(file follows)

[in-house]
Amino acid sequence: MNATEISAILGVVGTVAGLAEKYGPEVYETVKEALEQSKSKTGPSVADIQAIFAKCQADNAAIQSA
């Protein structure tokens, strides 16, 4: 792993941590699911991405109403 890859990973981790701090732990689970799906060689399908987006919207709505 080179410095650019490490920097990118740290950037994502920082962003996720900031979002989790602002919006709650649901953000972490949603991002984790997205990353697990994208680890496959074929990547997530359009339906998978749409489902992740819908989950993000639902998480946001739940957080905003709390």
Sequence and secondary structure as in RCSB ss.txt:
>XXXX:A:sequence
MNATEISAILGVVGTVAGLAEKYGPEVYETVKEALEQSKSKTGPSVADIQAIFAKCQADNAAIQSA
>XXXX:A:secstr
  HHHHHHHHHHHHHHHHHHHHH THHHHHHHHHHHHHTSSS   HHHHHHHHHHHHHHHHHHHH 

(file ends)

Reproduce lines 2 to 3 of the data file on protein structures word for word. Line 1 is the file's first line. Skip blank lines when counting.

Amino acid sequence: MNATEISAILGVVGTVAGLAEKYGPEVYETVKEALEQSKSKTGPSVADIQAIFAKCQADNAAIQSA
């Protein structure tokens, strides 16, 4: 792993941590699911991405109403 890859990973981790701090732990689970799906060689399908987006919207709505 080179410095650019490490920097990118740290950037994502920082962003996720900031979002989790602002919006709650649901953000972490949603991002984790997205990353697990994208680890496959074929990547997530359009339906998978749409489902992740819908989950993000639902998480946001739940957080905003709390």